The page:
Photo courtesy of Tom Myers
In this self-portrait, Tom Myers poses with an African goliath beetle.

Who better to weigh in on the topic of insect biodiversity than renowned photographer and world traveler Tom Myers, a Board Certified Entomologist who has traveled the globe photographing insects from the Amazon rainforest to the grasslands of Africa and the Australian outback to the snow-covered wilderness of Antarctica?

Longtime colleague Jim Sargent said Myers’ “unbridled curiosity” about insects is what makes his work so special. “He shoots a photo and then he studies it and thinks about what he sees,” Sargent says. “He’s always acquiring knowledge.”

That knowledge gives Myers a unique “lens” into how insect populations around the globe are being impacted by both man-made and natural phenomena. “A lot of the stress insects are under is a result of habitat destruction,” he says. “I’ve gone to areas (in the Amazon) where we have done research one year and gone back two years later and the whole place has been burned. You have nothing but stumps.” In such situations, insect populations pay the price, both in biodiversity and biomass.

In the United States, urbanization and suburban sprawl create “urban deserts” where insect-rich fields once existed. This is where an understanding of insect biomass versus biodiversity is important. “In your backyard, for instance, you may have a large population of Japanese beetles, so in terms of insect biomass it looks great,” Myers says. “But for a healthy ecosystem, you also need insect biodiversity,” a variety of insect species populating a plot of land.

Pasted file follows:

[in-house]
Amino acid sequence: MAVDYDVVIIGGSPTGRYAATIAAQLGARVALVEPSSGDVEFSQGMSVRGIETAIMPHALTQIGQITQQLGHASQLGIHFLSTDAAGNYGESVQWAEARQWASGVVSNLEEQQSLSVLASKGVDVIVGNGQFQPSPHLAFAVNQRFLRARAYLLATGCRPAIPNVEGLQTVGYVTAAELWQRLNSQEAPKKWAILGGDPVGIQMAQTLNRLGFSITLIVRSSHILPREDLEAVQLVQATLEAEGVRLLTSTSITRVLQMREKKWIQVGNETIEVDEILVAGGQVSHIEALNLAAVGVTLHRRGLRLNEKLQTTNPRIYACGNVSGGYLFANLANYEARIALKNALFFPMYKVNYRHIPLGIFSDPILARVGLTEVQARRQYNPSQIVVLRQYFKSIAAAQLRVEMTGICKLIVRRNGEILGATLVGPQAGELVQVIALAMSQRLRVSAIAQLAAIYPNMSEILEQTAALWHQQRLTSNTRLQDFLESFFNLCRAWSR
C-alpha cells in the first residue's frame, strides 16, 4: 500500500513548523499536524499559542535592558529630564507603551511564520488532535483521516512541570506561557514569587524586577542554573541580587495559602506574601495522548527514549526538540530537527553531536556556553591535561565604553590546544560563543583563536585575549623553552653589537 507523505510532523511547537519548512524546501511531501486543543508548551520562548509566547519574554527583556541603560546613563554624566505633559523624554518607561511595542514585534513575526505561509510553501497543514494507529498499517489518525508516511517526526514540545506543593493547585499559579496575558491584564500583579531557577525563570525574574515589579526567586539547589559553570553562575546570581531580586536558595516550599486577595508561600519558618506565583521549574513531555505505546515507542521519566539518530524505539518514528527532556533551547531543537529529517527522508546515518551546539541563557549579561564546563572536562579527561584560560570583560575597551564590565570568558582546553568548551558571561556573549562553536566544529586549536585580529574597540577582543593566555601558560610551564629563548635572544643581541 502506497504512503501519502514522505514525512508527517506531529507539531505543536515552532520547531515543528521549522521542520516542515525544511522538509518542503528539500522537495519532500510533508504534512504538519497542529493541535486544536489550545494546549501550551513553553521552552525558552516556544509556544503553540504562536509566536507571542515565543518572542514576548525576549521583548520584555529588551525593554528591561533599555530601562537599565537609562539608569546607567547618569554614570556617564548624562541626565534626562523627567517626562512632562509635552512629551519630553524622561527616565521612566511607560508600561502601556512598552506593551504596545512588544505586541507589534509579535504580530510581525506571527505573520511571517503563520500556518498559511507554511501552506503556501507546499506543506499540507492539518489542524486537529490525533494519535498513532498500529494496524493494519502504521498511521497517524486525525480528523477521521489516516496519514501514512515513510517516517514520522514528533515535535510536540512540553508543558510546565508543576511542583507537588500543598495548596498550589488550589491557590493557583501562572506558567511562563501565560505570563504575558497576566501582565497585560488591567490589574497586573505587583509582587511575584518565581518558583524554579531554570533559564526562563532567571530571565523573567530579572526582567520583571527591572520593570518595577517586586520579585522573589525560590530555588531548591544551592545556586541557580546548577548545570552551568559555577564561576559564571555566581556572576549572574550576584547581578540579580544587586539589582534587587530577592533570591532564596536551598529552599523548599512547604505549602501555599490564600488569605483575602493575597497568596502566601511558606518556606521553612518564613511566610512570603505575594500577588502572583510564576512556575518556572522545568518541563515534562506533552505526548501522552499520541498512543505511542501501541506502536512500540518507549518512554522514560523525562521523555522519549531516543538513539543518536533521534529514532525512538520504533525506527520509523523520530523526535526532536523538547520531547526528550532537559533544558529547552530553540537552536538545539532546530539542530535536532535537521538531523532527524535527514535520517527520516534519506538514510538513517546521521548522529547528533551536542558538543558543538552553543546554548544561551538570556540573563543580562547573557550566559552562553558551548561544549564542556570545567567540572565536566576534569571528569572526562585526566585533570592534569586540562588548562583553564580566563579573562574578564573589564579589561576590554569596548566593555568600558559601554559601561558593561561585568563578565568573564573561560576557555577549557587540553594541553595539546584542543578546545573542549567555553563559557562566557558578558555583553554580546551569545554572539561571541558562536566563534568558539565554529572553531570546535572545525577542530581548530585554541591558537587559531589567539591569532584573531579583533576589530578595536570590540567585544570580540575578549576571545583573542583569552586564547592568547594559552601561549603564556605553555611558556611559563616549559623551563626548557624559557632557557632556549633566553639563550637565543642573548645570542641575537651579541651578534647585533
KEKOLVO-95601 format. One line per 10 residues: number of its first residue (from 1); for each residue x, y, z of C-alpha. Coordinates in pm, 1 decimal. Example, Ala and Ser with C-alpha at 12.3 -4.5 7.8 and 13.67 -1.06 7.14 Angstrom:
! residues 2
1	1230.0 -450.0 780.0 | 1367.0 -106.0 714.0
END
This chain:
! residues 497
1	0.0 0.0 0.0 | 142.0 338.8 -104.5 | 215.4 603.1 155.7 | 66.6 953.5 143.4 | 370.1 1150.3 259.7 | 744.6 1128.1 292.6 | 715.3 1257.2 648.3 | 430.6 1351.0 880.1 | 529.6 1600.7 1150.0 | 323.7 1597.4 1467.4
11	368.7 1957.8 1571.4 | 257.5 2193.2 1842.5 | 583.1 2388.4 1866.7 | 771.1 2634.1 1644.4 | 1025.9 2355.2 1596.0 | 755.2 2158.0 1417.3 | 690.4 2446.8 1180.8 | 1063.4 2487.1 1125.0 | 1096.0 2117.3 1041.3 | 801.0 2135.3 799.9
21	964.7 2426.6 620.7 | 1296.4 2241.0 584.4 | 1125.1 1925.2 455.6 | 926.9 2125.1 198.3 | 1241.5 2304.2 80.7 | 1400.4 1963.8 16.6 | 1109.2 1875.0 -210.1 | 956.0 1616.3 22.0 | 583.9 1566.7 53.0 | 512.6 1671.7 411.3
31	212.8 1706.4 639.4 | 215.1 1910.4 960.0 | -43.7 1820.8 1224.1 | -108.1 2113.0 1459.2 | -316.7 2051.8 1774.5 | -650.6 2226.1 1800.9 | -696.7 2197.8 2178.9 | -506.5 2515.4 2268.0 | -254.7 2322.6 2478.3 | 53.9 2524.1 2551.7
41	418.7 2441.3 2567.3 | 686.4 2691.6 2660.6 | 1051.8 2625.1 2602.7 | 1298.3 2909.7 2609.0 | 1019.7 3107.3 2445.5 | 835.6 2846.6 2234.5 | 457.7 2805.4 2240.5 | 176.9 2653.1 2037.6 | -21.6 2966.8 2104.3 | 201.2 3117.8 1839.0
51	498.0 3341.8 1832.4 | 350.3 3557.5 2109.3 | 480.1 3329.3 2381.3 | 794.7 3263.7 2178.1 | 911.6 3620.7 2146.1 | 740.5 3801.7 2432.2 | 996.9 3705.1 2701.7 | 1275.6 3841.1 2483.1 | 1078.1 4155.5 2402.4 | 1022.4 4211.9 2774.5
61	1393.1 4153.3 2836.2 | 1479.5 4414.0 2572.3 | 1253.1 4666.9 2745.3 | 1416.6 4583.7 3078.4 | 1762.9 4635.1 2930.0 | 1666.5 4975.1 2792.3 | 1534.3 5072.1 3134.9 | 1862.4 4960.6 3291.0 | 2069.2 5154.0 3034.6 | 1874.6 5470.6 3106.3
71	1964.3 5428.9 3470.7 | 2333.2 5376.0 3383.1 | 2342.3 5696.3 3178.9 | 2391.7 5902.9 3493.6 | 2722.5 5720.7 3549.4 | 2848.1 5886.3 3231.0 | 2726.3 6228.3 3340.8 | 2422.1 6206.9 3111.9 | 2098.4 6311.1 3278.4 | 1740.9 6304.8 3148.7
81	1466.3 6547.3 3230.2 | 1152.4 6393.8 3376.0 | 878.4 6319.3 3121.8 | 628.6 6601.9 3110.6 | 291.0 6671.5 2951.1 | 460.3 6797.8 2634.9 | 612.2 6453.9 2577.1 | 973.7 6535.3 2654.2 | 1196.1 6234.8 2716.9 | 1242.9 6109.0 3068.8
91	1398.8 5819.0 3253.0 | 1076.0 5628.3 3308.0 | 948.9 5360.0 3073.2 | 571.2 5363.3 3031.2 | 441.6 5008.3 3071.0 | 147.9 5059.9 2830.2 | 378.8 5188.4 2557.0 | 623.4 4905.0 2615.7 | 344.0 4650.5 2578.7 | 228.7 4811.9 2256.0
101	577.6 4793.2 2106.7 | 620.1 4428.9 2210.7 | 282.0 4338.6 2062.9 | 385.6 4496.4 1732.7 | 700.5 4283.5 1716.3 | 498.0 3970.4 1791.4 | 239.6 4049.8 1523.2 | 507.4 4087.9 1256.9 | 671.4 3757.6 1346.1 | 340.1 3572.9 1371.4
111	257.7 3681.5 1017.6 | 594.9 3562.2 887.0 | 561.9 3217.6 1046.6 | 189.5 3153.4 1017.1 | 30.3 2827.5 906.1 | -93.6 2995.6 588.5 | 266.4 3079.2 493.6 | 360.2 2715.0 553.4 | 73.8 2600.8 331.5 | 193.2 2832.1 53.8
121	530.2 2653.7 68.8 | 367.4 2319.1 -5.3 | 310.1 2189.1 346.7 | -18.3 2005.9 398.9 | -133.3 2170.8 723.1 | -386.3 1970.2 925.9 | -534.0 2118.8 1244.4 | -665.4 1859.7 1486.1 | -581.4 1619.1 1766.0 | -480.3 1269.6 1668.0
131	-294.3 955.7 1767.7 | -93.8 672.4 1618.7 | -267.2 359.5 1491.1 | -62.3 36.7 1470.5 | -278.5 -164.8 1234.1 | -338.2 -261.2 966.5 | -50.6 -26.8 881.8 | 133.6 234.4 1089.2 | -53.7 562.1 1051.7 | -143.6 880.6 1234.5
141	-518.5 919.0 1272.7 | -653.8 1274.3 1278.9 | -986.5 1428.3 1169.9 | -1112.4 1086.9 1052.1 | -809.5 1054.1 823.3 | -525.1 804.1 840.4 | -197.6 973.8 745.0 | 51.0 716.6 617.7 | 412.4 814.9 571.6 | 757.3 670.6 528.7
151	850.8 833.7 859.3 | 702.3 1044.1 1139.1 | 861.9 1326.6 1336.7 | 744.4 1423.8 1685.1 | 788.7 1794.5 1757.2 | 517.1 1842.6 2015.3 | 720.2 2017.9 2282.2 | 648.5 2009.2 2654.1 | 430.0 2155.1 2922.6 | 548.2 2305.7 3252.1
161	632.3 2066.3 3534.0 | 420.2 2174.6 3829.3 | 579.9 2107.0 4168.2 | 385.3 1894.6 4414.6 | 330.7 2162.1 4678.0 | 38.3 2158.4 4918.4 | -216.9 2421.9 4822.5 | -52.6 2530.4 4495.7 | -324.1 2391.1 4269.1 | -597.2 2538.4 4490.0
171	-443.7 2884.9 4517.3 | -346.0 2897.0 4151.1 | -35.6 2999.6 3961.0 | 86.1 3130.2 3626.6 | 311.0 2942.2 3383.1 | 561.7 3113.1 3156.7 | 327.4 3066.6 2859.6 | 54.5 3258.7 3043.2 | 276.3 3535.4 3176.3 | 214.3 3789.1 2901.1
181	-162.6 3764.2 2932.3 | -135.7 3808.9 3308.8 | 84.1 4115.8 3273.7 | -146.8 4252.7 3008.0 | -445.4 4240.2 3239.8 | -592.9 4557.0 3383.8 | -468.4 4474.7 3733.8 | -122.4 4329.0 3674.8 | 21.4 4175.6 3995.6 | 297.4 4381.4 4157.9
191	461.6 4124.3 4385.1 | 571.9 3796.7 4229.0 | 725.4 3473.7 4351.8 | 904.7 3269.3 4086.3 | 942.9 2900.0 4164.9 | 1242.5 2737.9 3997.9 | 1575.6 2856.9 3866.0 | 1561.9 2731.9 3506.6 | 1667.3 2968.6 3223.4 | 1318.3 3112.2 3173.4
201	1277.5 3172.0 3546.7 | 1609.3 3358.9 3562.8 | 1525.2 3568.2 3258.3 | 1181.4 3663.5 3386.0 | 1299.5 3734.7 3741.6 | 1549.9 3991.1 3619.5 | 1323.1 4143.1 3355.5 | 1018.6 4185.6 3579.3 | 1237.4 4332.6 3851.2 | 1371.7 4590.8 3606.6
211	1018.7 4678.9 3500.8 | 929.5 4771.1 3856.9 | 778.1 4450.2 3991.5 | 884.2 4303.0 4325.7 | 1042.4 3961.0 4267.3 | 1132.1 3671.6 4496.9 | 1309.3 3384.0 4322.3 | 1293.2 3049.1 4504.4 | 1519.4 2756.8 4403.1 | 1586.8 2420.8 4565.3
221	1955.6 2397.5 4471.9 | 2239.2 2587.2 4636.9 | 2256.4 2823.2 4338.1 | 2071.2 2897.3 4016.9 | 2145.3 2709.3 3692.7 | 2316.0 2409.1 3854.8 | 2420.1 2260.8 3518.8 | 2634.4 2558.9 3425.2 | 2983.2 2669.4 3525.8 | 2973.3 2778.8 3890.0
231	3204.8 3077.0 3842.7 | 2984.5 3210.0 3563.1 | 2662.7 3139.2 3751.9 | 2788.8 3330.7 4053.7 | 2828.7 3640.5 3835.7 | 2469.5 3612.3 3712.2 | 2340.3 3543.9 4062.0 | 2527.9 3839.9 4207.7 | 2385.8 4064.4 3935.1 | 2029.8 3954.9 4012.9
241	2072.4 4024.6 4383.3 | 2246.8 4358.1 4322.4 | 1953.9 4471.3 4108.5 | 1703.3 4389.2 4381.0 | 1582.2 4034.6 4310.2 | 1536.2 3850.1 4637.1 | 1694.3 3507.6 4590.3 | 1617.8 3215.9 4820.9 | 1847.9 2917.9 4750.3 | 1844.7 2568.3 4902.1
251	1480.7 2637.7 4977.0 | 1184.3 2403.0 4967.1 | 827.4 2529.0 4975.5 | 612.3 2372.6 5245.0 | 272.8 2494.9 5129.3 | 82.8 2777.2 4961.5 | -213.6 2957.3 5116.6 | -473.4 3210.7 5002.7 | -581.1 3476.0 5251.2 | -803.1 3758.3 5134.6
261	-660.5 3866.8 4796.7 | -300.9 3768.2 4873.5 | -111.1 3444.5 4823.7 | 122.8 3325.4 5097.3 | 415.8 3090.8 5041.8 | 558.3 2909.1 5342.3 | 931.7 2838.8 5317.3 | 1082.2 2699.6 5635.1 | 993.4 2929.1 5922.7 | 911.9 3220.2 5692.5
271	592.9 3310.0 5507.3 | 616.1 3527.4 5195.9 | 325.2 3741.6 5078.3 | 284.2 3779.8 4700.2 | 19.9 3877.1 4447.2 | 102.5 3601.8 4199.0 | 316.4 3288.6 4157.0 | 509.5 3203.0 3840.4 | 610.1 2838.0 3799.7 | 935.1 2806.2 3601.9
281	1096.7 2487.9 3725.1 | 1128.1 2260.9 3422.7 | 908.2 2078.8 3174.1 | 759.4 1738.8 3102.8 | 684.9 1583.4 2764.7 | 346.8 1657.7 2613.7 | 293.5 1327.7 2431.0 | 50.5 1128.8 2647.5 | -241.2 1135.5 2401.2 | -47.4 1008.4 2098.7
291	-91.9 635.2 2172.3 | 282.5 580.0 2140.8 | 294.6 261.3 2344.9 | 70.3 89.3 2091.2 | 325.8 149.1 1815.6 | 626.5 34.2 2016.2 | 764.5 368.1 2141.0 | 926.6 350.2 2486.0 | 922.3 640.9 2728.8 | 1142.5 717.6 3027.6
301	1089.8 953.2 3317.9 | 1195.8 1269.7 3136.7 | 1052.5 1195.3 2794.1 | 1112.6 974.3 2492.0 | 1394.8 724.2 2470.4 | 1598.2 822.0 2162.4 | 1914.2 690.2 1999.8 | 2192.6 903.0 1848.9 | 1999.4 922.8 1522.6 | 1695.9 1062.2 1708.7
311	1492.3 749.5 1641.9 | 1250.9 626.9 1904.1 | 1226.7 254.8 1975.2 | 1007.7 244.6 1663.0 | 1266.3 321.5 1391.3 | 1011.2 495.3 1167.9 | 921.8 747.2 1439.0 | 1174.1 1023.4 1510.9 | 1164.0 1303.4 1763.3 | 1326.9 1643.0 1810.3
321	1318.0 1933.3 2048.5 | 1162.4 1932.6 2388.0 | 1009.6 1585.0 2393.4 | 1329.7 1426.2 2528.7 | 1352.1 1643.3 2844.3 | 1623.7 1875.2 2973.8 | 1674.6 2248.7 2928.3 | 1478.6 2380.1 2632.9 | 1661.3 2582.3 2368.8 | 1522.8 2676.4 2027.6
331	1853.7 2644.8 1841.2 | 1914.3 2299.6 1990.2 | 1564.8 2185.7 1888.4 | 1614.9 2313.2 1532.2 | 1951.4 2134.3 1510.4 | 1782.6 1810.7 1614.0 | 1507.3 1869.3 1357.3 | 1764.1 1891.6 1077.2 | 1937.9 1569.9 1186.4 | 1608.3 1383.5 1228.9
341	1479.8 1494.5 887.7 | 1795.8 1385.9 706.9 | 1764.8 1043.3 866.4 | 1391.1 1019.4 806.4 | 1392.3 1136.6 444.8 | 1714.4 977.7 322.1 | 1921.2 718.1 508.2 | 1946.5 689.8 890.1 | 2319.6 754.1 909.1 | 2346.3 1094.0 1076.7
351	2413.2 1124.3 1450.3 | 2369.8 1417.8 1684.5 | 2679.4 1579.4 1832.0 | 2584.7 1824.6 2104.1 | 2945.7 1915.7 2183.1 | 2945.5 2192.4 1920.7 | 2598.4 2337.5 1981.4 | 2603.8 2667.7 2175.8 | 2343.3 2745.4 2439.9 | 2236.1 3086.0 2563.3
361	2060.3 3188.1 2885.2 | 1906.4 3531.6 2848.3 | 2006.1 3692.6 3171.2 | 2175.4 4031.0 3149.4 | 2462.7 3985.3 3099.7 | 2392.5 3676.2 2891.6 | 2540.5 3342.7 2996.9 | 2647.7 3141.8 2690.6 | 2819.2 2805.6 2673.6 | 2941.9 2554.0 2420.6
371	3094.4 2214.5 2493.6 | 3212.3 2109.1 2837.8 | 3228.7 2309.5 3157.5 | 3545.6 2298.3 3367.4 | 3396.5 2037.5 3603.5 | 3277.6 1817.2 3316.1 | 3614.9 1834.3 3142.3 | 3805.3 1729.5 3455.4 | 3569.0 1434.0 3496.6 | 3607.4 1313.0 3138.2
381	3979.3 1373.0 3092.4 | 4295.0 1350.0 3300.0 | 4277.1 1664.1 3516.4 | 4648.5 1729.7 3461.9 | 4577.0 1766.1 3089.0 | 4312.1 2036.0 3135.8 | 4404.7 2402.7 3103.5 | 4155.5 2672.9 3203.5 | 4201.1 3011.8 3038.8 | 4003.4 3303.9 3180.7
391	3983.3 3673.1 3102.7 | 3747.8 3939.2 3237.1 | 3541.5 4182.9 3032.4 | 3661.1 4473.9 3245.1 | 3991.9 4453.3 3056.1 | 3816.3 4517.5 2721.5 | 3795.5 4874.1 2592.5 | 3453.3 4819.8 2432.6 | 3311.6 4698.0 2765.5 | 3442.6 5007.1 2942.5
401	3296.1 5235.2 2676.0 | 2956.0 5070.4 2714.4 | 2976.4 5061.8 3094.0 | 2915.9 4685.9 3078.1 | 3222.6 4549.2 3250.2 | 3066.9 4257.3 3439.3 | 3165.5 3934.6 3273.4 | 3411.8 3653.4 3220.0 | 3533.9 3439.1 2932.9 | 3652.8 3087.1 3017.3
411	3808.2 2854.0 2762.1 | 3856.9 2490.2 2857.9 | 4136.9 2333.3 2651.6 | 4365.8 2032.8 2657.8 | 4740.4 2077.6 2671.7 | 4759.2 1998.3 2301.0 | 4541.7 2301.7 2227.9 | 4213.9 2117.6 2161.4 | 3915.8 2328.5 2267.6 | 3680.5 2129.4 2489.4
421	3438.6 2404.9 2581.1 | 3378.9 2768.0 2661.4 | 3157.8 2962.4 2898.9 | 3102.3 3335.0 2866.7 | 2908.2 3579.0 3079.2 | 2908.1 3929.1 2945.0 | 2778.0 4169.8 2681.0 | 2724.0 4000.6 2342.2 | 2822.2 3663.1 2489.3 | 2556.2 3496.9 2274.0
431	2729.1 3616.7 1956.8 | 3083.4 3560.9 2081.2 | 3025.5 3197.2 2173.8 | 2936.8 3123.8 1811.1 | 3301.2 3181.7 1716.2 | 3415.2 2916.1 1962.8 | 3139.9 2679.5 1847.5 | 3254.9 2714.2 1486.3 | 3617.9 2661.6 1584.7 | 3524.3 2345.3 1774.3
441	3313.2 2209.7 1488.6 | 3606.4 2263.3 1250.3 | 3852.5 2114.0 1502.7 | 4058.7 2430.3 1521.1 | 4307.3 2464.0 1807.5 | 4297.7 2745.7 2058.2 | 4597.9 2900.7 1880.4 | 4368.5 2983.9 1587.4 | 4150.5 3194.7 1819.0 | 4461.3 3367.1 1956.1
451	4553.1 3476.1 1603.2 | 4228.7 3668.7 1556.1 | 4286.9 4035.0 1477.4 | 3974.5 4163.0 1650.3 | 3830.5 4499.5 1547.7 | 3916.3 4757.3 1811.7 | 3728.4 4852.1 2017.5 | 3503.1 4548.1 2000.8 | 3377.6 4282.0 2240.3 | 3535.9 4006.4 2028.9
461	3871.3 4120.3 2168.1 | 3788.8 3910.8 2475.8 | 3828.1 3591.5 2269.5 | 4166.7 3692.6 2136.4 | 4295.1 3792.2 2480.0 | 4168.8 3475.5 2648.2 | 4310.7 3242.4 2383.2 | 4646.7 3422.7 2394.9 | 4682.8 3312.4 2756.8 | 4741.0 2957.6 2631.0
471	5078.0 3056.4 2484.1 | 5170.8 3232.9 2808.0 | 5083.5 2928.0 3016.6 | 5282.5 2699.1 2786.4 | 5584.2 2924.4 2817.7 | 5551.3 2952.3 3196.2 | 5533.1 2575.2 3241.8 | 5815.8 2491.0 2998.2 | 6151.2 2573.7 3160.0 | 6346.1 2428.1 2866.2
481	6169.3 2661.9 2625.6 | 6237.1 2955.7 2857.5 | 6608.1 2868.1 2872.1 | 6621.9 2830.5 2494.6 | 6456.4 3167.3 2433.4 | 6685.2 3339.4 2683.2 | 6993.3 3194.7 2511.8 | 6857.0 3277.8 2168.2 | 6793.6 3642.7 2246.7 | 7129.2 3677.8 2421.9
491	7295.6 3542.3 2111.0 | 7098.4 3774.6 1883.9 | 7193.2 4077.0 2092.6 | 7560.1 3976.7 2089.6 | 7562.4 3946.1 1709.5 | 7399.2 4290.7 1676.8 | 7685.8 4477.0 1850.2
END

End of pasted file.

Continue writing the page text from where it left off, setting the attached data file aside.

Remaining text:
And how do you do that? Myers says it’s not that difficult. It may be as simple as allowing native plants to grow on highway medians; planting hedgerows to break up large expanses of farmland; or creating green space and parkland in urban areas. Local governments also can help by developing programs to promote the planting of a diversity of native plants on private and public lands, actions that would benefit local insects and birds.

While public health pests remain a concern, Myers says it’s a misconception that problems are more prevalent today than at any time in the past. “If you look back 75 years, fly and bed bug problems were probably worse than they are now, but at the time they were accepted as the norm. Now, we don’t tolerate pest levels as we once did,” he says, while readily admitting that newly introduced invasive species represent an ongoing threat — and opportunity — for PMPs.

As someone who has devoted his career to insects, Myers says it’s important to keep the lines of communication open. “I think involving citizens in the discussion will help them understand the issue,” he says. “We’re all in this together.”